"It is the one perennial stream inside Canyonlands National Park other than the Green and Colorado rivers," points out Assistant Superintendent Henderson. "Water drew people then (thousands of years ago) just as it does now. It is very rich in archaeological resources, the entire Salt Creek corridor, and that was primarily because there was a year-round water source there. ... There's not only some pretty stunning rock art, but there's ruins, there's habitation structures, there are granaries, storage structures. It's pretty rich in archaeological resources."
Since the park closed off motorized access to the route in 1998, storms, flash floods, and a rebirth of vegetation have erased most of the scars left by the traffic, he adds.
"Boy, I can tell you it has changed dramatically since 1998," Assistant Superintendent Henderson says. "There has not been a motor vehicle up there in 11 years. You can still see where the road was, but it would not be drivable. We've had 11 years of flash floods."
That rebirth of nature, as well as the rich archaeological record, are key reasons why the route should remain closed to motorized traffic, according to SUWA, as Ms. McIntosh outlined in her friend-of-the-court filing.
Roads negatively impact native ecosystem health in a variety of ways, including increasing sediment, erosion and water pollution; fragmenting wildlife habitat; and introducing weeds and removing native plant life. These impacts are far reaching and long standing because “the effects of a road may extend for more than a mile from the road itself and the full impacts may not emerge for dozens of years.” These impacts are most profoundly felt where counties and states obtain rights-of-way for cow paths, horse trails or single-track trails because “the first road into a natural landscape has the largest relative effect. It represents a threshold after which effects rapidly cascade and multiply. Avoiding the threshold is the prime objective to maintain nature, natural processes, and natural ecosystems for society long term.” Nowhere are ecological impacts from claimed R.S. 2477 rights-of-way more damaging than in riparian areas like Salt Creek which are the most ecologically important areas in the arid West.
Biological and ecological resources are not the only values threatened by R.S 2477 claims. Numerous studies have documented the positive correlation between vehicle access and archaeological site damage and vandalism. This is particularly relevant in Salt Creek which has long provided a haven for prehistoric cultures which left unique artifacts, thousands of years old. Indeed, it has “the highest recorded density of archaeological sites in [Canyonlands National Park].” In 2001, the NPS located six archeological sites in Salt Creek Canyon and recommended all six sites for nomination to the National Register of Historic Places.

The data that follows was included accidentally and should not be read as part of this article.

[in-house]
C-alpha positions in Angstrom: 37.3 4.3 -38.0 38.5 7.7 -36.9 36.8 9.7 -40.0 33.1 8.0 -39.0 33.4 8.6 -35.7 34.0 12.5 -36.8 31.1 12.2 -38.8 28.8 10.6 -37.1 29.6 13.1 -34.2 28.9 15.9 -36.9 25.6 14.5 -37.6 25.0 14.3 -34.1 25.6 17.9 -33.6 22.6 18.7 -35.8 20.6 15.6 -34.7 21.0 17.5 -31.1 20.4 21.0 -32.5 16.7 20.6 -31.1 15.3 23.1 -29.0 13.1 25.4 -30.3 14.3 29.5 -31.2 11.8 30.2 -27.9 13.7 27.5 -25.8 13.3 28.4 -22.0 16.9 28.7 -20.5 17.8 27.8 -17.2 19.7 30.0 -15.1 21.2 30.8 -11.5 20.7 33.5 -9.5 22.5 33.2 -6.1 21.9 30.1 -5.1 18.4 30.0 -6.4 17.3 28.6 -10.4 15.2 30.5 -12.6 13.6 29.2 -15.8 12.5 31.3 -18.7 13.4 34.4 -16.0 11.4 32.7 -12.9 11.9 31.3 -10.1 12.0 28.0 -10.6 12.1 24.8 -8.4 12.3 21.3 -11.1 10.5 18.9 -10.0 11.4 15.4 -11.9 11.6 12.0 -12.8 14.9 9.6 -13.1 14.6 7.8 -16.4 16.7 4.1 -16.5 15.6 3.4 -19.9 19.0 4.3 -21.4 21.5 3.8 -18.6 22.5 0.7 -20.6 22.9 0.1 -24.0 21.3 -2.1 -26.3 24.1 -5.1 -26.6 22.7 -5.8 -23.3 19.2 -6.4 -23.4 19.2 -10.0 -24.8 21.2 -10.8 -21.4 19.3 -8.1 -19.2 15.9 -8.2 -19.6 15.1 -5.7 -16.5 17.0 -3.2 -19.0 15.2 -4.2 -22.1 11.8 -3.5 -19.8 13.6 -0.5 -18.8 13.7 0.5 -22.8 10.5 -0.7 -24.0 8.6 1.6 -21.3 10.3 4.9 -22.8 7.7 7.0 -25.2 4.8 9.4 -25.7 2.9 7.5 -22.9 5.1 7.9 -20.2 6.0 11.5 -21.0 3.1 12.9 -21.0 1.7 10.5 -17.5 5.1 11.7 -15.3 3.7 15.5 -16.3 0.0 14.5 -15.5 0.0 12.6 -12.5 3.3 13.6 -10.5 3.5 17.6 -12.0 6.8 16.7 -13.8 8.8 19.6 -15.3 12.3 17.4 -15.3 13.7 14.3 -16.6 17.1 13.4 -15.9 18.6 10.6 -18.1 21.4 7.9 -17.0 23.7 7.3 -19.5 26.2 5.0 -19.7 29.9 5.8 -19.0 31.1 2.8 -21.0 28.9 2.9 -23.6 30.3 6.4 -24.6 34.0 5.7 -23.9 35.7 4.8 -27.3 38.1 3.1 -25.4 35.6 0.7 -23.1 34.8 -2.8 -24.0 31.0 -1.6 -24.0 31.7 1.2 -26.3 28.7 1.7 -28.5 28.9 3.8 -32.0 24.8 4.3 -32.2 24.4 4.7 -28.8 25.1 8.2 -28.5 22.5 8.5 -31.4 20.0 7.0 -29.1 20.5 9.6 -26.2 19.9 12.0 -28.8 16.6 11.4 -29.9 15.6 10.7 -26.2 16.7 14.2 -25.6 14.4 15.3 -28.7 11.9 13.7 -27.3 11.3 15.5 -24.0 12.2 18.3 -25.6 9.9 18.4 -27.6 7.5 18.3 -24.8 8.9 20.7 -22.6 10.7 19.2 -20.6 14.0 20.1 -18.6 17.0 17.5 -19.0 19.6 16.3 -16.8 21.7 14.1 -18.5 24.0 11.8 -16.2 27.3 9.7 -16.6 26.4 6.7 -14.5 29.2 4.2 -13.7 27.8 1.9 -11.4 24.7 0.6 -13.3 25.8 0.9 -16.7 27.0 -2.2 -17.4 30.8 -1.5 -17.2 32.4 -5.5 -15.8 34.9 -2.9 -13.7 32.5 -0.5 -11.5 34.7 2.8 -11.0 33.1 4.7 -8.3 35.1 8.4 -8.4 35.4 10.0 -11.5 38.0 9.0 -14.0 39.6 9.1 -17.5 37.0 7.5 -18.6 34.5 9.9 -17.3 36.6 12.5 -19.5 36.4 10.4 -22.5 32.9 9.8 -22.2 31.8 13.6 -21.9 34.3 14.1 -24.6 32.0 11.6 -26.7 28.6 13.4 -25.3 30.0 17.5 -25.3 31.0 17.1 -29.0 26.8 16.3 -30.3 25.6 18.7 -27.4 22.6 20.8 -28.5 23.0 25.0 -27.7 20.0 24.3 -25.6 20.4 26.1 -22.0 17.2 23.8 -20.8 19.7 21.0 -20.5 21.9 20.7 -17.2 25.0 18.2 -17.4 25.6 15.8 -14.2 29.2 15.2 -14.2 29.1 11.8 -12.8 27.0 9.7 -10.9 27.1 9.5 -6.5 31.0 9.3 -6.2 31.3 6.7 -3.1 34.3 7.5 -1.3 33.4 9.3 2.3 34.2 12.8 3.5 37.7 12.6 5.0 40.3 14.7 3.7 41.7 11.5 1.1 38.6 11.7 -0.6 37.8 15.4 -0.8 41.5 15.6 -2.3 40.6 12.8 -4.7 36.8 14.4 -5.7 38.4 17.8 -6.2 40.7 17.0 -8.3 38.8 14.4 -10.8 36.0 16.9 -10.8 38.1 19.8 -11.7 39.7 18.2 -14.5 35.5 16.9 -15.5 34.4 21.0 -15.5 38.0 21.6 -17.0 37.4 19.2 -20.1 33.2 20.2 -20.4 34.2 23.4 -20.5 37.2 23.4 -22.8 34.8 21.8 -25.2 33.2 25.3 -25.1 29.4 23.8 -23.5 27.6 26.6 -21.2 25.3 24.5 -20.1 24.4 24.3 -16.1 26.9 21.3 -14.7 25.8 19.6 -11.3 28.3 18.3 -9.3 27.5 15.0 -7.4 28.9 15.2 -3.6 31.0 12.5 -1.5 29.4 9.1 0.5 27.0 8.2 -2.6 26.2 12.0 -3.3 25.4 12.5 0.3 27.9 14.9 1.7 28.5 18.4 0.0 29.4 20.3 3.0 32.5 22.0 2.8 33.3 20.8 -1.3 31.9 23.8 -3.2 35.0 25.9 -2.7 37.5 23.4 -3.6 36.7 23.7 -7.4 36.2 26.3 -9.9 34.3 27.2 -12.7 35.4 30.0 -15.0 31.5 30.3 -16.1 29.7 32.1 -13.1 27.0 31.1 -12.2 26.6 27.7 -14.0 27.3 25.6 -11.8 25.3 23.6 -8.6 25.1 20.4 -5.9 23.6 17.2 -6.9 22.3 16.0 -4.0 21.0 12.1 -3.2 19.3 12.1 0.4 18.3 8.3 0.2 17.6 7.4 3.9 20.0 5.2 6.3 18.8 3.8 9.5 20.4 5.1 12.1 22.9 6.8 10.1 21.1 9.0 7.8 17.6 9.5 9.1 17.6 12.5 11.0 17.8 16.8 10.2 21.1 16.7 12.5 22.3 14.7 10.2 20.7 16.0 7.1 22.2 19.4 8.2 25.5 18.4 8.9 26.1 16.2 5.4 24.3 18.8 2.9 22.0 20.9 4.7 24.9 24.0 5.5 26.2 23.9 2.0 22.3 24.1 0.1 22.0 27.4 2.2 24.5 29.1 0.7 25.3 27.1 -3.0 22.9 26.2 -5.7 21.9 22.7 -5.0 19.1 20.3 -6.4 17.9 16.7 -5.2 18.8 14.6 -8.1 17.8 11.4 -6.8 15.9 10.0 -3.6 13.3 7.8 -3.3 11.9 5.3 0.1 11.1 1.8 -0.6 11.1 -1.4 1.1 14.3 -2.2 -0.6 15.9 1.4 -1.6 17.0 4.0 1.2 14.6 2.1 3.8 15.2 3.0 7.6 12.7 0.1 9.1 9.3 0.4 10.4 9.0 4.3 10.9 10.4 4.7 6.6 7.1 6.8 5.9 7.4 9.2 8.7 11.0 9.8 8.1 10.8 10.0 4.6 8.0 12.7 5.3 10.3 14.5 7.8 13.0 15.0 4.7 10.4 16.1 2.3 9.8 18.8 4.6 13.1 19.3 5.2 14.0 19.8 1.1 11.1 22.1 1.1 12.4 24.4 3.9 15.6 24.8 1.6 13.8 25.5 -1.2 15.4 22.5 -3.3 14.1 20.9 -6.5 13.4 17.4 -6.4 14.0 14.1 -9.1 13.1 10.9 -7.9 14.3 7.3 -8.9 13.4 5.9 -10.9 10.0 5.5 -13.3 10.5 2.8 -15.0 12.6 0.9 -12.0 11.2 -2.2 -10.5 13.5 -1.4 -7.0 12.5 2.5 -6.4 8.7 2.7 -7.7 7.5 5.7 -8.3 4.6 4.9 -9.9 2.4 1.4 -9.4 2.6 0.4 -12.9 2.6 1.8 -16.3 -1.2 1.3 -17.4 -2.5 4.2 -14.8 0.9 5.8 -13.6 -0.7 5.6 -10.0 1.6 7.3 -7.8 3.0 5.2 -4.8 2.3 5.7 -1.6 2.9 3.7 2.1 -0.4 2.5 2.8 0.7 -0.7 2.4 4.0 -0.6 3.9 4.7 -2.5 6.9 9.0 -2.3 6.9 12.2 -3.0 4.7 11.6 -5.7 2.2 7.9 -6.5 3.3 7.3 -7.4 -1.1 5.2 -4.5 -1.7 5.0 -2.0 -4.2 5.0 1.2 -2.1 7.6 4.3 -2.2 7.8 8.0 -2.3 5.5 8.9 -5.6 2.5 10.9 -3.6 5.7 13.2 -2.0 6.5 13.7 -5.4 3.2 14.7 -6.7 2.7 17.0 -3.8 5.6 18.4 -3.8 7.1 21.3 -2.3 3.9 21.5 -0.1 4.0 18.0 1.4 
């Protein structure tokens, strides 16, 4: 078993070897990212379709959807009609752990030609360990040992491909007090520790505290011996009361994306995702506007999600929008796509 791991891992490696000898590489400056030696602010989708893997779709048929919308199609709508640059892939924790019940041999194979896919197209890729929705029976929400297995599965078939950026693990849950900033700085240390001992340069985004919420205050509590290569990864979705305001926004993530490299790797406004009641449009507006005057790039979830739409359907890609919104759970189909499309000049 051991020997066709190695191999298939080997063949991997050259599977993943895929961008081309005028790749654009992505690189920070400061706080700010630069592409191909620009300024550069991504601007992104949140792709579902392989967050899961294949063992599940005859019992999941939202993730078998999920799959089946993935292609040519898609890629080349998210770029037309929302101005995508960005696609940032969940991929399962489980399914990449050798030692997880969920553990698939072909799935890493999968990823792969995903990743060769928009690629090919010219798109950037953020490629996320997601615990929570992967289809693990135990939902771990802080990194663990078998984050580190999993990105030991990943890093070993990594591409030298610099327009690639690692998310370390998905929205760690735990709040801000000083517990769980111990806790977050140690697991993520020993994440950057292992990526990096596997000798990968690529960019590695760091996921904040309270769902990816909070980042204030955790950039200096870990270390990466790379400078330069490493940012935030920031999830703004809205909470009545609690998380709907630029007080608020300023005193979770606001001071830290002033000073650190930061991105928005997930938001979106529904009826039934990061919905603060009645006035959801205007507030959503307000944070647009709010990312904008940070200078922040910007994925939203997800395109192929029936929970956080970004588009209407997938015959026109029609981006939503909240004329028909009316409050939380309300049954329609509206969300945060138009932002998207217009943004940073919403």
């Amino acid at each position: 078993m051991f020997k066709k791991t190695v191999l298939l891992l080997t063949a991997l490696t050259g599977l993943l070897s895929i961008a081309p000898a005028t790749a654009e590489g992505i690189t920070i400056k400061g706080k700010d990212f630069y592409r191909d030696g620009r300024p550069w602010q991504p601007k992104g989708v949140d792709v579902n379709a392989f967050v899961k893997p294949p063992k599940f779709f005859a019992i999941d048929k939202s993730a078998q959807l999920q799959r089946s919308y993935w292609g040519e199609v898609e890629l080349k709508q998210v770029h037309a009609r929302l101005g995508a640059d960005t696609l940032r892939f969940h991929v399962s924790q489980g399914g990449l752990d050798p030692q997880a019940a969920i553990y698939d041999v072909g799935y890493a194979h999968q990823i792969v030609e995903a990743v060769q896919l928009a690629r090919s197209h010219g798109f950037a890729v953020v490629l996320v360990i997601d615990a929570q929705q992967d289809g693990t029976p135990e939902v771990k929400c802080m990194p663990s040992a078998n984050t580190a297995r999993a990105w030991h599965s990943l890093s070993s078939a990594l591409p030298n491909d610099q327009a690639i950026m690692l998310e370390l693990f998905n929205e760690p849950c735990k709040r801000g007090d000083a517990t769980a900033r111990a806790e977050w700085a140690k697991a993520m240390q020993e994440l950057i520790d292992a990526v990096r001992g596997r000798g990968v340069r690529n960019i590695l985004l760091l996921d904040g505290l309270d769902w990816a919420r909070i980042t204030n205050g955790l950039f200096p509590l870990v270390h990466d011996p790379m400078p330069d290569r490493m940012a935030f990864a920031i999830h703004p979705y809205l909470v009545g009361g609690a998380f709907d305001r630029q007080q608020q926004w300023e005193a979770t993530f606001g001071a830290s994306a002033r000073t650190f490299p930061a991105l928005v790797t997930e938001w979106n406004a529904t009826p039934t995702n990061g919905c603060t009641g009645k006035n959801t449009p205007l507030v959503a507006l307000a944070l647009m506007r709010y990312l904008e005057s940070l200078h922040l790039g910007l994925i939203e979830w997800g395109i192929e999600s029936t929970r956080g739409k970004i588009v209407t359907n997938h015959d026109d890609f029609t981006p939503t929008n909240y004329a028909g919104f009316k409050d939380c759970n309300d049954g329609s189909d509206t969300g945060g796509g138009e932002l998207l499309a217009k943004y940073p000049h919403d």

In its complaint, the state of Utah, which joined the county in the legal battle, asks that it be given the right to, among other things:
a. Making minor deviations in the road for safety purposes;
b. Grooming the road surface;
c. Establishing and maintaining the crown with materials gathered along the road;
d. Filling ruts;
e. Spot filling with the same or improved materials;
f. Leveling or smoothing washboards;
g. Clearing the road way of obstructing debris;
h. Cleaning culverts, if any, including head basins and outlets;
i. Resurfacing with the same or improved materials of the same general type;
j. Maintaining and repairing washes and gullies;
k. Maintaining drainage;
l. Maintaining and repairing washes and gullies;
m. Maintaining, repairing, replacing and installing culverts as necessary to protect the existing surface from erosion; and,
n. Repairing washouts.
Indeed, the county wants the right to "extend the claimed road outside the 'beaten path' and to widen the road to a width 'sufficient for the passage of two motor vehicles,'" notes the government's motions.
An interesting sidelight to this case is that Judge Jenkins wants to personally see Salt Creek. Just how he'll do that in light of the current restrictions remains to be determined.
"We've got options," says Assistant Superintendent Henderson. "We could use helicopters, we could use mules. I don't think we'll be driving."